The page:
IPSE, the Prompt Payment Board, late payment and what it means for you
- 23 Apr 2021
- Andy Chamberlain
The ‘scourge of late payment’ is a phrase which has been frequently used in recent years and it denotes a very real problem. Not being paid on time can have a devasting impact on small businesses. It is arguably more serious than ever during a global pandemic when work opportunities are scarce.
IPSE and the Prompt Payment Board
IPSE has persistently lobbied the government to do more on this issue and while we have made some progress, problems remain. That is why the Small Business Commissioner, working with the Department of Business, Energy and Industrial Strategy (BEIS) has set up the Prompt Payment Code Compliance Board. We are pleased to report that IPSE will have a seat on that Board.
The Compliance Board is the next step in the relaunched and reformed Prompt Payment Code (the Code). It will play a key role in the continuing evolution of the Code and in developing the methodology for measuring compliance with its requirements.
How late payment is hitting freelancers
IPSE research from last year revealed 56 per cent of freelancers had experienced late payment in their career and, concerningly, this figure increases substantially for groups such as lower paid freelancers (65%), women (67%) and younger freelancers (65% of those aged 16-34). More than half (60%) of the freelancers surveyed also said they were asked to complete work for free to gain skills, exposure or industry experience while self-employed.
Put simply, late payment is costing the self-employed time and money at a moment when they urgently need more of both. Our research showed, on average, freelancers wait 32 days to receive a payment from a client. However, a significant proportion – one in seven (15%) – usually have to wait 59 days or more to receive payment for the work they have completed. Freelancers who experienced late payment are currently owed an average of £5,140 for the work they have completed.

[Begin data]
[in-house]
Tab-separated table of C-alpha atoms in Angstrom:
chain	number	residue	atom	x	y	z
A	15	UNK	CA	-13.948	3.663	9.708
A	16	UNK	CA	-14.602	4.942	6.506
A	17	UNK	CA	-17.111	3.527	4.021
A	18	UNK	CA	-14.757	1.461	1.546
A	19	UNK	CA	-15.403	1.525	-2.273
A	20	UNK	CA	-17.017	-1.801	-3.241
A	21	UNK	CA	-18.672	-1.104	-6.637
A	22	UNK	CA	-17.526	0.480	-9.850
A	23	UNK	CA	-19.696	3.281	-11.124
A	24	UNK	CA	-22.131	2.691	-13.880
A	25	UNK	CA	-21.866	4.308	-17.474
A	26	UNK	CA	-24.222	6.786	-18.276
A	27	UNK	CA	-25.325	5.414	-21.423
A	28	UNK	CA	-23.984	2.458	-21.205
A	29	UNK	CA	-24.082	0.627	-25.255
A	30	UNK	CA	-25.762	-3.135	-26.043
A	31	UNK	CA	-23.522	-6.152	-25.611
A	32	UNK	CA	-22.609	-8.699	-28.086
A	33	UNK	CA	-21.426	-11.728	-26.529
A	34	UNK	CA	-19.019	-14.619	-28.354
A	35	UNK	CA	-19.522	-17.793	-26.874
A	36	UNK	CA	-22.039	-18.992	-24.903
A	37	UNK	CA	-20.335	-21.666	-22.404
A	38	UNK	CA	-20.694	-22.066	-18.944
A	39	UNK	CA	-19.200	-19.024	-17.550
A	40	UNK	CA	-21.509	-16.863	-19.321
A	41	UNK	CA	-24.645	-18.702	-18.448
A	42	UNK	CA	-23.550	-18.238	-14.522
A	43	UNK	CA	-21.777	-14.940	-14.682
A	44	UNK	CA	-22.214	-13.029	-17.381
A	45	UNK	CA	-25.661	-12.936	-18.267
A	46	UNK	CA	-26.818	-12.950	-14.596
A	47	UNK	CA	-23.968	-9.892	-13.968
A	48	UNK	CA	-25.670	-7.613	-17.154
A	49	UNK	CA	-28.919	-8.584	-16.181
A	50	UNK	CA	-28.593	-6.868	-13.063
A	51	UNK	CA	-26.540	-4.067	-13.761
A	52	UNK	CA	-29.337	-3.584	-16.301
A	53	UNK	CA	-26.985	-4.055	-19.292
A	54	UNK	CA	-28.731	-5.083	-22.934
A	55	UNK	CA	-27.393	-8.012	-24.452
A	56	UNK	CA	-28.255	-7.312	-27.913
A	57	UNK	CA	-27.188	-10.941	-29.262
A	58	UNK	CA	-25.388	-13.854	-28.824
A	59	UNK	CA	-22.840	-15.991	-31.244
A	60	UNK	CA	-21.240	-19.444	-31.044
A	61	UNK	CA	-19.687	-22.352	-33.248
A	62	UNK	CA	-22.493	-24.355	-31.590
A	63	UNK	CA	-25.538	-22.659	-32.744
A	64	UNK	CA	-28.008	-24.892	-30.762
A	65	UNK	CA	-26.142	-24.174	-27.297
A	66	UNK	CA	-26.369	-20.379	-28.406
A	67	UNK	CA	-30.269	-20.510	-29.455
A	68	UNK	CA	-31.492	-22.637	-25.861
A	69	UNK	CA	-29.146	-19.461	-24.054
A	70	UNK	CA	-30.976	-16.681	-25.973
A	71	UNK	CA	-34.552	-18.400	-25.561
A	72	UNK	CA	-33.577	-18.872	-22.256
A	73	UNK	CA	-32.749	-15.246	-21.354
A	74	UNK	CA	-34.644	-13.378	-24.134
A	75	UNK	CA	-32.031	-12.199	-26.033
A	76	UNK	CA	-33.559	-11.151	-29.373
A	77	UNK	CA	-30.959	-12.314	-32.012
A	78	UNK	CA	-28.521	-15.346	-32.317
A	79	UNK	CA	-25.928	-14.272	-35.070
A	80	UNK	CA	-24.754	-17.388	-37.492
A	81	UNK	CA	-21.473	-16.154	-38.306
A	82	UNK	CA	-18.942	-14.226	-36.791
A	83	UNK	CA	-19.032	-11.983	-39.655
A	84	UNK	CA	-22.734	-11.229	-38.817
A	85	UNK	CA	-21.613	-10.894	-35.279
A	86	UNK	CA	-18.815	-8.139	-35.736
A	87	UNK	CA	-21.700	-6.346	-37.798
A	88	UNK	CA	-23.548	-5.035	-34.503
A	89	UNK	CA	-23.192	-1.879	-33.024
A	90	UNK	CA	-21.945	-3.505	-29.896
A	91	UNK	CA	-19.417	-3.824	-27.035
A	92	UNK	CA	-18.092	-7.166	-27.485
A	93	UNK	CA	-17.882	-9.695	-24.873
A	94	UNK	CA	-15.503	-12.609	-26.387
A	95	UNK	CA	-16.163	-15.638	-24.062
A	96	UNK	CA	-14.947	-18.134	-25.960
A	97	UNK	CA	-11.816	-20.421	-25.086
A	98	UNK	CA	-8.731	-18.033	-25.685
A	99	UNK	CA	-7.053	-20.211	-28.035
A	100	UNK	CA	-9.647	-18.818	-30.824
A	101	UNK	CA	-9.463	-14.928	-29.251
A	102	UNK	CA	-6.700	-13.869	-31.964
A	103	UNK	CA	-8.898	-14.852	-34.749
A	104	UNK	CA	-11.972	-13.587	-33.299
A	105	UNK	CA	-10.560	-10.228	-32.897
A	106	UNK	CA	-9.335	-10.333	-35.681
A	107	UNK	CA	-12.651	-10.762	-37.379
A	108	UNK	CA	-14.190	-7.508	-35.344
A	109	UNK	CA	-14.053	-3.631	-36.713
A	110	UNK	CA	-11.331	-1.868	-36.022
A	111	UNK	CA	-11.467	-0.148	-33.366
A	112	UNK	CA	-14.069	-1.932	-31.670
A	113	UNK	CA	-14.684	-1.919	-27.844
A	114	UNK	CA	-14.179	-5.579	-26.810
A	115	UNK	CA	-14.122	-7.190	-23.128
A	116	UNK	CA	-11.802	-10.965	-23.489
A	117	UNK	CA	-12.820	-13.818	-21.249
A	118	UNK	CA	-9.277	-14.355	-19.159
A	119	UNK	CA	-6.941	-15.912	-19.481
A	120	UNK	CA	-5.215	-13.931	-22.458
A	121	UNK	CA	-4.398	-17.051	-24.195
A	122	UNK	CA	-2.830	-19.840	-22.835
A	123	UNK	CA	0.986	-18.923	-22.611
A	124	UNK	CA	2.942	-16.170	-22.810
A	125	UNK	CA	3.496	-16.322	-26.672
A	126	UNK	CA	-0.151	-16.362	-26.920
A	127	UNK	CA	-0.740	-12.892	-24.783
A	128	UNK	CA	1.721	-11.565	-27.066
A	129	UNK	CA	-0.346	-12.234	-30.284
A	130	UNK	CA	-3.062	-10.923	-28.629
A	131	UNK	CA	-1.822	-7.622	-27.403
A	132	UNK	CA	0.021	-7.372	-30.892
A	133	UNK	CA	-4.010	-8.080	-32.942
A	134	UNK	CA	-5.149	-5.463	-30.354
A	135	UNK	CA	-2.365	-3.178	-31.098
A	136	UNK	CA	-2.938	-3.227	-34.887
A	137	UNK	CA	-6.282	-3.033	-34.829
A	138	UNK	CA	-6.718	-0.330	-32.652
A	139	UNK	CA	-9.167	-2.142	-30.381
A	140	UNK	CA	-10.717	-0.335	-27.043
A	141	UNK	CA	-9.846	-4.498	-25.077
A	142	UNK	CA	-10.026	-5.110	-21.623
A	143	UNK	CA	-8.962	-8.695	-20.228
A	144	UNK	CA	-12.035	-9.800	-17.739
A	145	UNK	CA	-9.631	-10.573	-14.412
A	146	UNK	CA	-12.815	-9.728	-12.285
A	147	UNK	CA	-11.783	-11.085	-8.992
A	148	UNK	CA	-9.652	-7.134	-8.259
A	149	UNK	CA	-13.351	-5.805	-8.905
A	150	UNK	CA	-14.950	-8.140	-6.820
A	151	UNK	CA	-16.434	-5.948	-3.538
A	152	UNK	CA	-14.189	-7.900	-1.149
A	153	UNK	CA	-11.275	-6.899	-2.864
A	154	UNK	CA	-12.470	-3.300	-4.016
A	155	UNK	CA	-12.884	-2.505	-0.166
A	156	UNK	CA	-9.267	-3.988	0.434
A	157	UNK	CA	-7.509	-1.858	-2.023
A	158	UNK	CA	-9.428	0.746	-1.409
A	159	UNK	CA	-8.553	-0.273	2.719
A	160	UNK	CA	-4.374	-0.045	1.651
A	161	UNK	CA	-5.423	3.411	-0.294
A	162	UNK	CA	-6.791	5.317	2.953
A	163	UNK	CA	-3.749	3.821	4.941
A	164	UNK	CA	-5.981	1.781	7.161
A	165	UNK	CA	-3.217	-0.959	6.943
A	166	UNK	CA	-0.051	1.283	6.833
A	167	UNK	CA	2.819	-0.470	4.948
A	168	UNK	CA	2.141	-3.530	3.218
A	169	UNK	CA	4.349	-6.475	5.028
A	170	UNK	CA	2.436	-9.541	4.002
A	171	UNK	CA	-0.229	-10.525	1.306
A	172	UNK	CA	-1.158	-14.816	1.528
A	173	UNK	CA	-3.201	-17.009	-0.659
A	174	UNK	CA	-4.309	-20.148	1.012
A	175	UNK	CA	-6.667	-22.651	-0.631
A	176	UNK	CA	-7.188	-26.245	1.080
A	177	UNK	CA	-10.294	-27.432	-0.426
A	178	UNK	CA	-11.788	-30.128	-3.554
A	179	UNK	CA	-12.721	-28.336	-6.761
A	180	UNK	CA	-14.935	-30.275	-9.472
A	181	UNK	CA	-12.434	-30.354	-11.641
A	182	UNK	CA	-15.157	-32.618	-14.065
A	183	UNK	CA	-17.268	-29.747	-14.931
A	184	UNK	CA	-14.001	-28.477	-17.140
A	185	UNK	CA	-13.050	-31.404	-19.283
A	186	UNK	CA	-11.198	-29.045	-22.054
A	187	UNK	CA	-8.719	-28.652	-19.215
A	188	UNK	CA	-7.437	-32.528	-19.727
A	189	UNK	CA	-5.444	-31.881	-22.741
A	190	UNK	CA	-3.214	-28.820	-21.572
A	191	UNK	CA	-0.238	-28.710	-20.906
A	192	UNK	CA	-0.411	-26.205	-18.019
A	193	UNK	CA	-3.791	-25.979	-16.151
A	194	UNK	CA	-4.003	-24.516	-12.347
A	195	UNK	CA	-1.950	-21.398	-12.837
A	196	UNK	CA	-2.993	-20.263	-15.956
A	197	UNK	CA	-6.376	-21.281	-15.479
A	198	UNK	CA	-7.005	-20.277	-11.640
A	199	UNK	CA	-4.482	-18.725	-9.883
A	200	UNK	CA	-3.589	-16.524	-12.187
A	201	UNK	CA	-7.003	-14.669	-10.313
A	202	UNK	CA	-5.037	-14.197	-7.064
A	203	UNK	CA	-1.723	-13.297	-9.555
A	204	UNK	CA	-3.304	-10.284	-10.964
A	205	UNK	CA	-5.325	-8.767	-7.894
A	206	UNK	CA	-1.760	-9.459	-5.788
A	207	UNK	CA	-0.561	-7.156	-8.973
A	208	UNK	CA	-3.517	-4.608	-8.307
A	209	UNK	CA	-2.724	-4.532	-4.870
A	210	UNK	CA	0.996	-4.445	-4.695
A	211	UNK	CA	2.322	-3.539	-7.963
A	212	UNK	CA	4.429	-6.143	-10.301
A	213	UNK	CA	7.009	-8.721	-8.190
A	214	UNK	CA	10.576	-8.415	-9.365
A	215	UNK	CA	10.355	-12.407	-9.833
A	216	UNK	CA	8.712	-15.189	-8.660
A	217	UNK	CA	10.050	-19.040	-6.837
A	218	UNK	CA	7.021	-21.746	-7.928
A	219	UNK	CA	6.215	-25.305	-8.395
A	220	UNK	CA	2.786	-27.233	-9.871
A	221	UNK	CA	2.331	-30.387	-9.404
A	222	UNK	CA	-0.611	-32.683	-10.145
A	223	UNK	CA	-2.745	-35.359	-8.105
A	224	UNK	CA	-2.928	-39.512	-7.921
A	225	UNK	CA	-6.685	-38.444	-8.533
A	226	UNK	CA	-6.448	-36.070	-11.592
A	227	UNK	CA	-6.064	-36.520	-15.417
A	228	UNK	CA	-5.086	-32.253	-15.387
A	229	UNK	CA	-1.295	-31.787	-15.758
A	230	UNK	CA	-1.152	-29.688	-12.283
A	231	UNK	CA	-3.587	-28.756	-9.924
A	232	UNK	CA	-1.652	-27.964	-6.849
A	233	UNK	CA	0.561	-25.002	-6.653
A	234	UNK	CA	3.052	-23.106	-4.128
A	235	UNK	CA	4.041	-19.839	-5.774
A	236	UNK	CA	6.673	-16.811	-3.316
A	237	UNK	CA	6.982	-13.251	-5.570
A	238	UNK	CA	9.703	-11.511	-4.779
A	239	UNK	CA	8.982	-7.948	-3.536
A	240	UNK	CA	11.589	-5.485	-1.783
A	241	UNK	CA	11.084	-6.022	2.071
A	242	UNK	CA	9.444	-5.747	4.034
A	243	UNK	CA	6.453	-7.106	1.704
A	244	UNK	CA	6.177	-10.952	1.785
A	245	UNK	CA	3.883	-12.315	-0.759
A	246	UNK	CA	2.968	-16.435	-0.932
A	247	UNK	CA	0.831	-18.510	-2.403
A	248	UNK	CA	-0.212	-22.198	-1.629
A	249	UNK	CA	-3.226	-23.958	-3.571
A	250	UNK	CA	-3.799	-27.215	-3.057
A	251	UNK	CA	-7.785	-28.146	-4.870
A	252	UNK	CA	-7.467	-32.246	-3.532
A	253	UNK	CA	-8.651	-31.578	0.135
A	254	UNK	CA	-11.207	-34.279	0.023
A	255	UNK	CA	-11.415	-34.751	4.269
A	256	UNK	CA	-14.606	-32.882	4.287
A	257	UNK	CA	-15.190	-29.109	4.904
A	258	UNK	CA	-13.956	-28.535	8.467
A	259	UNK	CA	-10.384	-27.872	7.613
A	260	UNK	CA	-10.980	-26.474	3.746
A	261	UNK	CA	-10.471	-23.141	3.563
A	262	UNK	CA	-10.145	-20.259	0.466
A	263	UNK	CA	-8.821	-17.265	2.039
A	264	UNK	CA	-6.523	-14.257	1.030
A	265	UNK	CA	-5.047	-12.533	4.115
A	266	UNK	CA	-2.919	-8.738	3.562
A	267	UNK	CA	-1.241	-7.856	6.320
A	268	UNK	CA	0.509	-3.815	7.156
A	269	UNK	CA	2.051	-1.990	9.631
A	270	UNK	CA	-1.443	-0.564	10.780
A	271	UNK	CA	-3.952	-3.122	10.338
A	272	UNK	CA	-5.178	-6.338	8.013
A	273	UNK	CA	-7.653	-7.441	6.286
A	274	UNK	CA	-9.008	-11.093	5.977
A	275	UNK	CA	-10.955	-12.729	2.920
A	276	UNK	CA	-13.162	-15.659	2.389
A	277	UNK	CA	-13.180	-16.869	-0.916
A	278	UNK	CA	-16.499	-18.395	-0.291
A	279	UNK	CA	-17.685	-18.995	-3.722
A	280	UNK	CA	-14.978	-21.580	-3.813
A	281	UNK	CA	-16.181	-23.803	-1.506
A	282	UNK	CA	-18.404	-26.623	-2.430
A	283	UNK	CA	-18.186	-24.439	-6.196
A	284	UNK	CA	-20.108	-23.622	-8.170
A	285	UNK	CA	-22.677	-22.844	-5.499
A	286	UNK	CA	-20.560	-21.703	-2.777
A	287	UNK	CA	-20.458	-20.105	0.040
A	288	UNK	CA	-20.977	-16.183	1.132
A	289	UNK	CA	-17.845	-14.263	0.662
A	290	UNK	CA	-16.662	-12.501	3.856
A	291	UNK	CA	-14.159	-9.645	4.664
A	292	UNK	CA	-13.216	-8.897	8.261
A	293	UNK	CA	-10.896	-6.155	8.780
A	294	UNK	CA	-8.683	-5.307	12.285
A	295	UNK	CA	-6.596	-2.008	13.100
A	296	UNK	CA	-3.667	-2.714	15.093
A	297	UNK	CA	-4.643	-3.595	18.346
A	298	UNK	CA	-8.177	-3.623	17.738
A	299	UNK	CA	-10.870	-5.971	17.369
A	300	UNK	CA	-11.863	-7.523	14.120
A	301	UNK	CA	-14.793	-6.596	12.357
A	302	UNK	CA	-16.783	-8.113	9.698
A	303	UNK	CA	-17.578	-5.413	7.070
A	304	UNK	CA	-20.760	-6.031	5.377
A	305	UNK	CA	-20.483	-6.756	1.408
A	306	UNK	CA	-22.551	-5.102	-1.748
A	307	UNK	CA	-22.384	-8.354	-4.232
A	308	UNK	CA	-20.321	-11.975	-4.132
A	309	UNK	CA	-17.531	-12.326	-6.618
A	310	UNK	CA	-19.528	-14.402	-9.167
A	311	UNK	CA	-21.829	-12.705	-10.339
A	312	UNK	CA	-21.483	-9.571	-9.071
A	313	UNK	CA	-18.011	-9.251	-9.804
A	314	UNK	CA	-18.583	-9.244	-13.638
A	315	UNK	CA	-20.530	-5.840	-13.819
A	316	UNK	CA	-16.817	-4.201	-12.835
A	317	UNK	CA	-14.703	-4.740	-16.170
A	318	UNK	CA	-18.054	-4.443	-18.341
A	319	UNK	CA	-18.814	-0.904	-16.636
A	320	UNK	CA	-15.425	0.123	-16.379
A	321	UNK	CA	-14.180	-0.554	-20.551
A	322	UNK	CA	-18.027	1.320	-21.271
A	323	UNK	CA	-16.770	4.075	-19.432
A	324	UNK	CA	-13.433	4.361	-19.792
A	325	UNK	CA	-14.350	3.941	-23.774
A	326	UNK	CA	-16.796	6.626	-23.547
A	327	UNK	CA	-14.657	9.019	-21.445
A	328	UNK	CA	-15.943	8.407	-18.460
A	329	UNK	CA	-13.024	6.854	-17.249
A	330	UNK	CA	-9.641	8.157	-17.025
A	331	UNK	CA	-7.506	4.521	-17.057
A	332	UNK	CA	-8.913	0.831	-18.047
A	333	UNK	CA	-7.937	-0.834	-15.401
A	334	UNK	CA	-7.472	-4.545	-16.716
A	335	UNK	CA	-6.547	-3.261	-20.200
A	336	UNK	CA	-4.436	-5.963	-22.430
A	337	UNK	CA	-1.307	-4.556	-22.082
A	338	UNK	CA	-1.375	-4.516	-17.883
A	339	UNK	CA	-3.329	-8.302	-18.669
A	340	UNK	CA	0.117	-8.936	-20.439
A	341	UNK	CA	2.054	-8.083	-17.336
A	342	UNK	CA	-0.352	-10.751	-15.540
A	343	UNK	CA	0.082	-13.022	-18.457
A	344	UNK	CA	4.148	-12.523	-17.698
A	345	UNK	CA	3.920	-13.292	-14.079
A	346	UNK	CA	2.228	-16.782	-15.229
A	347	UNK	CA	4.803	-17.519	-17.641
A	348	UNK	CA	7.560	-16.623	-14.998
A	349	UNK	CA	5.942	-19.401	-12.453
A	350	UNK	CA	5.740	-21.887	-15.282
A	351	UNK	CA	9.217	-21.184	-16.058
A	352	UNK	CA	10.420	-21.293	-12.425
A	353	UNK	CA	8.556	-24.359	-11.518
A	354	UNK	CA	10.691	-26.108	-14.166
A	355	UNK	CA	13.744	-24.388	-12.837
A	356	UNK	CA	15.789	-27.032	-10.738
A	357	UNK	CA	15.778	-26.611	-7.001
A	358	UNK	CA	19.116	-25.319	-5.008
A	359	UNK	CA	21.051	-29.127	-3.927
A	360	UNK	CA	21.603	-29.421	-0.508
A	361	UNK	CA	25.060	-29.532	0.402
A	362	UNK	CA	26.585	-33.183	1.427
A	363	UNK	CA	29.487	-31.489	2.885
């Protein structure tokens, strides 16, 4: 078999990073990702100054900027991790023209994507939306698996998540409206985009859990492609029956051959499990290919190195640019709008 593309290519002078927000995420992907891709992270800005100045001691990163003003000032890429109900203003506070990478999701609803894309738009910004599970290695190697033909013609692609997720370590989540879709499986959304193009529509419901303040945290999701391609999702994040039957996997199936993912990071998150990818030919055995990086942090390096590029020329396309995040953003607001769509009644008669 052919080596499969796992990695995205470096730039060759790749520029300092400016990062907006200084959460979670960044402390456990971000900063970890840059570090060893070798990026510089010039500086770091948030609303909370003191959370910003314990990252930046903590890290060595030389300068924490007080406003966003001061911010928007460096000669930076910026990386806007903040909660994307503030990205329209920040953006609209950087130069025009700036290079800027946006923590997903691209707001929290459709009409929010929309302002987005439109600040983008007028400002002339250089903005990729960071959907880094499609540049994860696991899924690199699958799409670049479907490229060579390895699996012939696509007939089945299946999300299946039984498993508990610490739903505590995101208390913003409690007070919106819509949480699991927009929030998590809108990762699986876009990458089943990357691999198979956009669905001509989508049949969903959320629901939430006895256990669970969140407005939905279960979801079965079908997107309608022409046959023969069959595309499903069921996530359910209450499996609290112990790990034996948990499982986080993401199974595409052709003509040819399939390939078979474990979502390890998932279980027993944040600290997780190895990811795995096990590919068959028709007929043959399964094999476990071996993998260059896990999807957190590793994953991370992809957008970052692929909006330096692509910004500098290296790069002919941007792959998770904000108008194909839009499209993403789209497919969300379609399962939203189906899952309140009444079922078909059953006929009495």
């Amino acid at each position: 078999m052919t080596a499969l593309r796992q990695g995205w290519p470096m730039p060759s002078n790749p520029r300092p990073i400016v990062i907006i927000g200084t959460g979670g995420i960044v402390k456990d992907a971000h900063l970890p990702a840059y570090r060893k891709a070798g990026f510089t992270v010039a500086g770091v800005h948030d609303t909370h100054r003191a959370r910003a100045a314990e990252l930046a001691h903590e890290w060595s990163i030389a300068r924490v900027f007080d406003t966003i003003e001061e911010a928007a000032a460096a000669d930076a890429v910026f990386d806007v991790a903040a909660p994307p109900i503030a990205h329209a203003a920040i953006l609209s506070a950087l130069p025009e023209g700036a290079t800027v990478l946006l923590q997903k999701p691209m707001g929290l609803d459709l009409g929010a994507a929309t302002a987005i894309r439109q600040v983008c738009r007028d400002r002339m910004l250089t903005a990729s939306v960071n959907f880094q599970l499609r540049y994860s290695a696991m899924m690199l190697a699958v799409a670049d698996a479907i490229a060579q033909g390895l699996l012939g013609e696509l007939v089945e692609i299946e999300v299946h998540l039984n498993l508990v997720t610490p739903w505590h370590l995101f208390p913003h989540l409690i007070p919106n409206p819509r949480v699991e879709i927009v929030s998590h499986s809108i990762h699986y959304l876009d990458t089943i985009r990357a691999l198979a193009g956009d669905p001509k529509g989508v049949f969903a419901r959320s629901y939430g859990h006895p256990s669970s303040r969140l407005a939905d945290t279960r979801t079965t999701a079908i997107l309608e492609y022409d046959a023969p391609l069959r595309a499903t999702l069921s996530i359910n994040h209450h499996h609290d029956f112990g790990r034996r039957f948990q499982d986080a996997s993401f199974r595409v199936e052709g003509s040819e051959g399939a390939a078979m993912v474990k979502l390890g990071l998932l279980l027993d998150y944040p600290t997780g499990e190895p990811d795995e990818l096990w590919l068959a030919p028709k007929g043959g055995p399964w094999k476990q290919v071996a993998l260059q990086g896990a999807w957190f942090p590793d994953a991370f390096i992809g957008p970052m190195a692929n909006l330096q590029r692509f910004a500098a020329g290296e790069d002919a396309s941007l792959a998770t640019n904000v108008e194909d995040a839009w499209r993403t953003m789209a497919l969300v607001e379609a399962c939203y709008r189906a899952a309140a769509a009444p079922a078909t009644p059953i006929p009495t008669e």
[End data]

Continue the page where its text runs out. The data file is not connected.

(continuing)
Knock-on effects and deeper impacts
This has serious knock-on consequences for their finances. Looking at freelancers’ financial circumstances, close to a quarter (23%) of those we surveyed reported using up all or most of their savings as a result of late payment. Over a fifth (22%) also had to use their credit card or overdraft facility, while one in six found themselves with no money to cover work-related expenses (17%) or basic living expenses (15%). The need to access other sources of income is unsurprisingly most acute among those groups – such as younger and lower paid freelancers – at the more precarious end of self-employment.
The impact is not just financial: not being paid on time can lead to stress, anxiety and deteriorating mental health. Last year IPSE research revealed the number of self-employed people saying they have “poor” or “very poor” mental health had increased from 6 per cent to 26 per cent since the beginning of the pandemic (a 300% rise). Now, more than ever, we need government to stand up for our smallest businesses and the individuals that run them.
How the Prompt Payment Board will help
One of the Board’s first tasks will be to review the Code compliance processes to ensure the Small Business Commissioner delivers fair, transparent, and appropriate sanctions where a signatory is found to be in breach of the Code. This will include, where appropriate, agreeing suspension or removal from the Code for persistent late payers.
We intend to use our position on the Board to ensure client organisations are held to account. For too long these large entities have withheld payment to benefit their own cash flow to the detriment of much smaller entities in the supply chain. There’s still lots of work to be done - we need to change a culture which has persisted for decades - but we fully intend to keep up the pressure on this vital issue. The establishment of the Prompt Payment Code Compliance Board, and IPSE’s seat on it, is a welcome step in the right direction.
Meet the author
Director of Policy and External Affairs
Late payment checklist
If you’re affected by late payment or want to know how to prevent it in future, follow IPSE’s practical checklist.
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